characters that come alive on every page.
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(1 of 1 readers found this comment helpful)
JanB, November 1, 2012 (view all comments by JanB)
Whenever someone asks me what books I would recommend for them to read, this book is always at the top of the list. I can't think of a recent book that has touched me more than this one has.

The story moves back and forth between the 1940's when Henry and Keiko first meet as the only non white students at school, and 1986 after Henry's wife has passed away. Henry and Keiko are best friends until she is sent away to an internment camp with her family. The beauty of this novel is in the richness of the relationships between Henry and Keiko, Henry and his father, and Henry and his adult son.

The end of the book moved me so much that I was in tears, and for me that's the barometer I go by when judging a book. It doesn't matter if it's sad tears or tears of joy, if an author's words can affect me that deeply, then that's a great writer and a good book. This is one of the absolute best and should not be missed.


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gcinthegorge, January 17, 2012 (view all comments by gcinthegorge)
Having grown up in the Pacific Northwest, I was nevertheless ignorant concerning the incarceration of the Japanese-Americans in our area during World War 2. Throw in the Chinese culture, along with the Caucasian majority, and this historical novel is one which you won't soon forget. It's an endearing story which, as the title indicates, is sometimes wonderfully humorous and sweet.... and at other times very sad and bitter.
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Product Details

ISBN:
9780345505347
Author:
Ford, Jamie
Publisher:
Ballantine Books
Subject:
Historical - General
Subject:
General Fiction
Subject:
Historical fiction
Subject:
Fathers and sons
Subject:
Literature-A to Z
Subject:
Literary
Edition Description:
Trade paper
Publication Date:
20091031
Binding:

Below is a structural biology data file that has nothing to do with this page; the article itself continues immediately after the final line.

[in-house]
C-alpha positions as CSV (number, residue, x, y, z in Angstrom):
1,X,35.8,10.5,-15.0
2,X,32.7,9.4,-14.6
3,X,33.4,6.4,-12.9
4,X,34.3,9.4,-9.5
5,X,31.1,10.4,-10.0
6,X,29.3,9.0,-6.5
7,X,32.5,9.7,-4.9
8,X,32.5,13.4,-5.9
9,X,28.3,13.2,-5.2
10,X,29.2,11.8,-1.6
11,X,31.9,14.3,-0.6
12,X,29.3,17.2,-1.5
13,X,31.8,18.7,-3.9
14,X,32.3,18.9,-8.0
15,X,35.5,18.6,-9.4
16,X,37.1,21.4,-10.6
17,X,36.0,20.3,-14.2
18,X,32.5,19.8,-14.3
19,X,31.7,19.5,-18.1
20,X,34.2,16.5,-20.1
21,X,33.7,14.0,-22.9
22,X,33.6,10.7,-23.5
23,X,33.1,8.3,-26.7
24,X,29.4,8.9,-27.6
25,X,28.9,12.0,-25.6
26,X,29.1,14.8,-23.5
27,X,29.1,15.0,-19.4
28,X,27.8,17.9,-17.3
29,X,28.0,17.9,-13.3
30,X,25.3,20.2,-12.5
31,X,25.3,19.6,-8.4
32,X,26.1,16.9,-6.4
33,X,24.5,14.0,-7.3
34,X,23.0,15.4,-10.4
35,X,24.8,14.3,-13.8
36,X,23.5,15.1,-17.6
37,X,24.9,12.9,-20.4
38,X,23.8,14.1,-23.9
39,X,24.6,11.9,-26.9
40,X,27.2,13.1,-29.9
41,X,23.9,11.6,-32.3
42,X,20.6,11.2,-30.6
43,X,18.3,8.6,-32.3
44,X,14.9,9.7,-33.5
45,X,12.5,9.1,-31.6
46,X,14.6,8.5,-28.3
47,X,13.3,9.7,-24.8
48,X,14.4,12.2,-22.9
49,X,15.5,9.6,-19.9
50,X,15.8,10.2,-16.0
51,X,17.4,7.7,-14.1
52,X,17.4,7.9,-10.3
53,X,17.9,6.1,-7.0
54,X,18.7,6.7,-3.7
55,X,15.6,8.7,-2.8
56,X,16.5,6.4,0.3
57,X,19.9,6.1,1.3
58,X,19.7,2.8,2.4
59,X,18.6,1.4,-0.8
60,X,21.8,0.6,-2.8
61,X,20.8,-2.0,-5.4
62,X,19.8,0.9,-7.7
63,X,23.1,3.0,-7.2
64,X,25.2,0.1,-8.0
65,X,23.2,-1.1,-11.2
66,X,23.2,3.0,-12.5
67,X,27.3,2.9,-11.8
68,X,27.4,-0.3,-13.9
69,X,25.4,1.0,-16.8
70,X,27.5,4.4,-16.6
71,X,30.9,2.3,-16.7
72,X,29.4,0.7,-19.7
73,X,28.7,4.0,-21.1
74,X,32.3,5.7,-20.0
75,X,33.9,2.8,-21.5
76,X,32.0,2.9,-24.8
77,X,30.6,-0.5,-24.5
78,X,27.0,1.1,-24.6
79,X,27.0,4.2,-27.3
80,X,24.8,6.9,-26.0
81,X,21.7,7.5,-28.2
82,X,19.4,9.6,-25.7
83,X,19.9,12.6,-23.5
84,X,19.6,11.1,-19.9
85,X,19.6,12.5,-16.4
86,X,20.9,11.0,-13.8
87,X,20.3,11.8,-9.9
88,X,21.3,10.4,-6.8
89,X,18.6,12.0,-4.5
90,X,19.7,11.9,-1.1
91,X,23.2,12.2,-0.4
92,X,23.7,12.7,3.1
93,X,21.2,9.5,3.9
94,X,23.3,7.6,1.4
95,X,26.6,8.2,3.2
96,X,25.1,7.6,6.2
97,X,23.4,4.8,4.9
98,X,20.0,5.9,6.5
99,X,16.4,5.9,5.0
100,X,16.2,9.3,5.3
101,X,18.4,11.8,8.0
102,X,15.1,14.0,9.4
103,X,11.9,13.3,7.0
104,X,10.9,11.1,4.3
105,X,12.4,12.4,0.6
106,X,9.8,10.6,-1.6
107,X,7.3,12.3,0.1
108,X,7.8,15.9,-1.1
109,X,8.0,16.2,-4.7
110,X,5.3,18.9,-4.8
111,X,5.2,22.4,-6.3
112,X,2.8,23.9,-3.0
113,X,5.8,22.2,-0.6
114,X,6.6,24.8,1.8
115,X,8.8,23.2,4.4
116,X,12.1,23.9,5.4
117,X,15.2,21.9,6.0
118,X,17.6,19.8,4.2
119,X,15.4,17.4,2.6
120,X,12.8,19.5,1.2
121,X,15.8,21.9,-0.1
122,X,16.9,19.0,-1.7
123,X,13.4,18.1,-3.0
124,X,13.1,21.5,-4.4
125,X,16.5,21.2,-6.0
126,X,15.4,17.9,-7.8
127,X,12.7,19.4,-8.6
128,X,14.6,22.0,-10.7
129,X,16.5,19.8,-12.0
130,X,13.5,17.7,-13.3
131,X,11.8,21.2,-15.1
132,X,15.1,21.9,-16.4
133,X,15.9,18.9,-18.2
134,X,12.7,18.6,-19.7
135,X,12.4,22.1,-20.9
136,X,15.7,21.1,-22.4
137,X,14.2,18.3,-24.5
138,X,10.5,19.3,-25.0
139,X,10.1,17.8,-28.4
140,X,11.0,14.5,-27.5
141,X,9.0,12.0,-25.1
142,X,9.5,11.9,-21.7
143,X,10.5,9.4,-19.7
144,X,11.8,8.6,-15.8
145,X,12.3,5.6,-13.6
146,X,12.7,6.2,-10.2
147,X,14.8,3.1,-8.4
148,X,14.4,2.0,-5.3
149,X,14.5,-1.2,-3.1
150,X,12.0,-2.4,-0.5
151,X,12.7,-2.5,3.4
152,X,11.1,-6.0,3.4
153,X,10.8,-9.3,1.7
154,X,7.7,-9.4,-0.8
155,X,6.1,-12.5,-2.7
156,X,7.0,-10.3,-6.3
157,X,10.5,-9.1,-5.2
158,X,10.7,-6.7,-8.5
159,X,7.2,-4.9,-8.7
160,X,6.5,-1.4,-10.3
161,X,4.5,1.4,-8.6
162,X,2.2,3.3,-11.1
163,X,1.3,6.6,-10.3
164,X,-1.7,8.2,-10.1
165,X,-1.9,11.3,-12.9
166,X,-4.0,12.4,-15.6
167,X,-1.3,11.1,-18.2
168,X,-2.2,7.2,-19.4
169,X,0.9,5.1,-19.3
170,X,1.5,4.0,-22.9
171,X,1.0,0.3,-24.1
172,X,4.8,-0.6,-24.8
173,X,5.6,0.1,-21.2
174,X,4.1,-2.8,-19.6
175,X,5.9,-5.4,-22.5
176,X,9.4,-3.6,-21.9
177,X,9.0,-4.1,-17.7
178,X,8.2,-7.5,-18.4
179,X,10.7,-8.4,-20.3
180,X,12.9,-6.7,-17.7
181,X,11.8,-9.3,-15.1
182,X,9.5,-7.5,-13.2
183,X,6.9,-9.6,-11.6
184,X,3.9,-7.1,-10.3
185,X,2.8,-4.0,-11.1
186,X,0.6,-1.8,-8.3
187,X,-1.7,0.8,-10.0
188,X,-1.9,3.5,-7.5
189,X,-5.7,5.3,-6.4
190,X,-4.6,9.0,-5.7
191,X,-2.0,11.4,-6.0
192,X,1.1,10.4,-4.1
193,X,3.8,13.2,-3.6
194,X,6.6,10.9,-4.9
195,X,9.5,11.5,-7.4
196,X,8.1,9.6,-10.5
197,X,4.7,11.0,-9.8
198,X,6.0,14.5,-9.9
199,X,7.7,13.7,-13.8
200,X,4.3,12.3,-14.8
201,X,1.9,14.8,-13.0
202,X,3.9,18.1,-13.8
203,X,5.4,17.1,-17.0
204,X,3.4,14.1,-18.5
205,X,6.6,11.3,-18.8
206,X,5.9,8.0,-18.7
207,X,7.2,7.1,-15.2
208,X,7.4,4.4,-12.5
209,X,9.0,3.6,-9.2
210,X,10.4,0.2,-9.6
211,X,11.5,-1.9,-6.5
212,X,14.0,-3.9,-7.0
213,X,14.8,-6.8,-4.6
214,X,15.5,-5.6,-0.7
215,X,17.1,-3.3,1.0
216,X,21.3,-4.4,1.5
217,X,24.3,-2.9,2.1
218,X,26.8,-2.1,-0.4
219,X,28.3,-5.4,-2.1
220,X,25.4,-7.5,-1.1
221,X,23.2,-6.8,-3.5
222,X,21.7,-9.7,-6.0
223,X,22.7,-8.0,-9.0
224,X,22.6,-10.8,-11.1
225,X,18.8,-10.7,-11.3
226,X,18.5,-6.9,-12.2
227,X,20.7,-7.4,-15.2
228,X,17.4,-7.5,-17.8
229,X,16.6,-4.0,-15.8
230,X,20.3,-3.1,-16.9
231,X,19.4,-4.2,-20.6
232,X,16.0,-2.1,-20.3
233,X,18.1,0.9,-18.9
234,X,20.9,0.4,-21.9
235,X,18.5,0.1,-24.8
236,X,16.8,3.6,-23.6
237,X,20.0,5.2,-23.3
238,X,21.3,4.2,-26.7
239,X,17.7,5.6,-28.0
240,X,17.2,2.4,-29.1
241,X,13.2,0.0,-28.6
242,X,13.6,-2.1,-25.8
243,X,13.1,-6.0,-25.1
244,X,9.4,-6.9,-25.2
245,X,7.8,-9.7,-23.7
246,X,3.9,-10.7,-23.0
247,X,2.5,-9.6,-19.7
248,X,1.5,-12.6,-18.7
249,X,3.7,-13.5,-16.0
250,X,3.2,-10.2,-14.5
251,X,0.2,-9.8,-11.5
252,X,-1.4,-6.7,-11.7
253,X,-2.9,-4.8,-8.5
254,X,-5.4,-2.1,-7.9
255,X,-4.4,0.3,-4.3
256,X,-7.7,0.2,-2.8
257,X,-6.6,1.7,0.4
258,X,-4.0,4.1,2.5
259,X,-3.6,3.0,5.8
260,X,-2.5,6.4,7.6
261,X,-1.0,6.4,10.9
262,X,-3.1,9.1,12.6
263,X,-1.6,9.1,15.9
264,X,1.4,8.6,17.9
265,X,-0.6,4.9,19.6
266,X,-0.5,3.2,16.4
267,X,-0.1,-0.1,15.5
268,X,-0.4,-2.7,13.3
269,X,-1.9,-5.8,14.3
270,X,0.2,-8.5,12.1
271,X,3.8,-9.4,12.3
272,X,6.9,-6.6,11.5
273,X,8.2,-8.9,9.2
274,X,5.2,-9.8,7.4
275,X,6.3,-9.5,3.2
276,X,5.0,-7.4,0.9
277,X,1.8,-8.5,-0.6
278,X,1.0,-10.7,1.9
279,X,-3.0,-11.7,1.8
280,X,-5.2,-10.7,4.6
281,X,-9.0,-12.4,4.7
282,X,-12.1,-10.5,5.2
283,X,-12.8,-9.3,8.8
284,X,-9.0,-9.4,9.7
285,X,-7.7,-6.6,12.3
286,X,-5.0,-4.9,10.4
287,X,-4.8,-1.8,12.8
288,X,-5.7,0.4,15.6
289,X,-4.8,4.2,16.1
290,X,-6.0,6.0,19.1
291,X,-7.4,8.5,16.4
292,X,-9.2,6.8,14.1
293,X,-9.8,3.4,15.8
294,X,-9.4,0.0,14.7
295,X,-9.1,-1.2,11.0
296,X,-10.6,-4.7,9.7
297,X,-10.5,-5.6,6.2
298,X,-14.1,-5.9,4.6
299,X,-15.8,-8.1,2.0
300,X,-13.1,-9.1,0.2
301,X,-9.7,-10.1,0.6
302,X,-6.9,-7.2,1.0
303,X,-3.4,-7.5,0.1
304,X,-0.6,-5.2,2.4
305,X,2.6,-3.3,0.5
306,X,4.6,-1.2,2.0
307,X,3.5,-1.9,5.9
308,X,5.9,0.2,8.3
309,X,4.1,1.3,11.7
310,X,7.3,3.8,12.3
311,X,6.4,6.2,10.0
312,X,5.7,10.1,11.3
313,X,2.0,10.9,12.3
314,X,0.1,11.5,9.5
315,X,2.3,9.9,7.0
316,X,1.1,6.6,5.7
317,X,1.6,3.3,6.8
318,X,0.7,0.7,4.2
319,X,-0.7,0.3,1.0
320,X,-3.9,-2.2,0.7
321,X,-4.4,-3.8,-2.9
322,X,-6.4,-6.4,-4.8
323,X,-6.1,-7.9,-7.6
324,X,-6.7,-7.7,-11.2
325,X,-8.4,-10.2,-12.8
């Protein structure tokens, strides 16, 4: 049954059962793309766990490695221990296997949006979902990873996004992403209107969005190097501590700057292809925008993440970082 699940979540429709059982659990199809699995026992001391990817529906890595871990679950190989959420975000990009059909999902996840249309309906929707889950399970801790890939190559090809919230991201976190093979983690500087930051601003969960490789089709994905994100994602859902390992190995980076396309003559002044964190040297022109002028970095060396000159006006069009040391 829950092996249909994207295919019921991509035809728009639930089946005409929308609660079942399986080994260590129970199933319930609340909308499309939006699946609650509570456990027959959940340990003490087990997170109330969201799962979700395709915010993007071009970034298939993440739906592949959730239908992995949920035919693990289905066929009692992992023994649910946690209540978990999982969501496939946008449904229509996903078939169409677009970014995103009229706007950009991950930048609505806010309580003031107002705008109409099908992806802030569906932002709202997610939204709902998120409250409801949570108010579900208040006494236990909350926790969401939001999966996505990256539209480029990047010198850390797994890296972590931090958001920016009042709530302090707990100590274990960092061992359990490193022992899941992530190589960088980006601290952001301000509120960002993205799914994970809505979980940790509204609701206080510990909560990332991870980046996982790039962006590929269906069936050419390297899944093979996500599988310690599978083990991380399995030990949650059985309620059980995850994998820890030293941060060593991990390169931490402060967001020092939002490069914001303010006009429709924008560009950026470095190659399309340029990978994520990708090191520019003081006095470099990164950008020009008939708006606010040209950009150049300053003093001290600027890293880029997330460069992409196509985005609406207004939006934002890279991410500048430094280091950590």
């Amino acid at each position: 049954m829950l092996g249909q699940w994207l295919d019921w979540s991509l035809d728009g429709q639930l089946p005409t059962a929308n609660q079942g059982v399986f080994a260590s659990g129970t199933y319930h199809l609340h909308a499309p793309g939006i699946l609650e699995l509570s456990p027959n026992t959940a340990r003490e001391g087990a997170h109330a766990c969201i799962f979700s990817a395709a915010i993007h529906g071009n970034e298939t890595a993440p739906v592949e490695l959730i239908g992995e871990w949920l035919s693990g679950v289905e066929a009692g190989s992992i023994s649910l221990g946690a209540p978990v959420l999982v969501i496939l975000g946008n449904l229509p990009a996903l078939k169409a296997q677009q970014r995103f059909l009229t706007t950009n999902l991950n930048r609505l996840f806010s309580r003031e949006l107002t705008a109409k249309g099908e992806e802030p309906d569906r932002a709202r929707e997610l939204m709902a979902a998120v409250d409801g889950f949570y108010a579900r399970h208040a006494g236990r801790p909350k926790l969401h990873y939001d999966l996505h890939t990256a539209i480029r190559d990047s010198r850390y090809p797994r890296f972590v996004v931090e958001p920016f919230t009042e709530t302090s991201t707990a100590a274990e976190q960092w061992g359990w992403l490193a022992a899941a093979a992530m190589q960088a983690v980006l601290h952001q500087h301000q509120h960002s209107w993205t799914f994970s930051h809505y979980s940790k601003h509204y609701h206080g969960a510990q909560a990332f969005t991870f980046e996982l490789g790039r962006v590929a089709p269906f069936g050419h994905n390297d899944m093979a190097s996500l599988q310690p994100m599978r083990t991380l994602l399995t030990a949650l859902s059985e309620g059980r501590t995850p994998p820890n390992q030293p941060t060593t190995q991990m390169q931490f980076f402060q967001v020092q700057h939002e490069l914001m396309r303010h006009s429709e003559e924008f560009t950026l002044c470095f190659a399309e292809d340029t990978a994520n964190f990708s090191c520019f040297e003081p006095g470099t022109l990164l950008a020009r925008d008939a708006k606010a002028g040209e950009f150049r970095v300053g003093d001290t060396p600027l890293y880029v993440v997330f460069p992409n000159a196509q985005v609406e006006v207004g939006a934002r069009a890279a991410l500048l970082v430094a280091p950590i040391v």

TRADE PAPER
Grade Level:
General/trade
Language:
English
Illustrations:
Y
Pages:
320
Dimensions:
27.9 x 13 x 5.1 in 9.5 lb

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Fiction and Poetry » Literature » A to Z
History and Social Science » Pacific Northwest » Literature Folklore and Memoirs

Hotel on the Corner of Bitter and Sweet Used Trade Paper
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Product details 320 pages Ballantine Books - English 9780345505347 Reviews:
"Publishers Weekly Review" by , "Ford's strained debut concerns Henry Lee, a Chinese-American in Seattle who, in 1986, has just lost his wife to cancer. After Henry hears that the belongings of Japanese immigrants interned during WWII have been found in the basement of the Panama Hotel, the narrative shuttles between 1986 and the 1940s in a predictable story that chronicles the losses of old age and the bewilderment of youth. Henry recalls the difficulties of life in America during WWII, when he and his Japanese-American school friend, Keiko, wandered through wartime Seattle. Keiko and her family are later interned in a camp, and Henry, horrified by America's anti-Japanese hysteria, is further conflicted because of his Chinese father's anti-Japanese sentiment. Henry's adult life in 1986 is rather mechanically rendered, and Ford clumsily contrasts Henry's difficulty in communicating with his college-age son, Marty, with Henry's own alienation from his father, who was determined to Americanize him. The wartime persecution of Japanese immigrants is presented well, but the flatness of the narrative and Ford's reliance on numerous cultural cliches make for a disappointing read." Publishers Weekly (Copyright Reed Business Information, Inc.)
"Review" by , "Sentimental, heartfelt....the exploration of Henry's changing relationship with his family and with Keiko will keep most readers turning pages...A timely debut that not only reminds readers of a shameful episode in American history, but cautions us to examine the present and take heed we don't repeat those injustices."
"Review" by , "A tender and satisfying novel set in a time and a place lost forever, Hotel on the Corner of Bitter and Sweet gives us a glimpse of the damage that is caused by war — not the sweeping damage of the battlefield, but the cold, cruel damage to the hearts and humanity of individual people. Especially relevant in today's world, this is a beautifully written book that will make you think. And, more importantly, it will make you feel."
"Review" by , "Jamie Ford's first novel explores the age-old conflicts between father and son, the beauty and sadness of what happened to Japanese Americans in the Seattle area during World War II, and the depths and longing of deep-heart love. An impressive, bitter, and sweet debut."
"Review" by , "[Ford] writes earnestly and cares for his characters, who consistently defy stereotype. Ford posits great meaning in objects...but the most striking moments come from the characters' readings of each other."
"Synopsis" by , This debut novel tells a heartwarming story of fathers and sons, first loves, fate, and the resilient human heart. Set in the ethnic neighborhoods of Seattle during World War II and Japanese American internment camps of the era, the times and places are brought to life.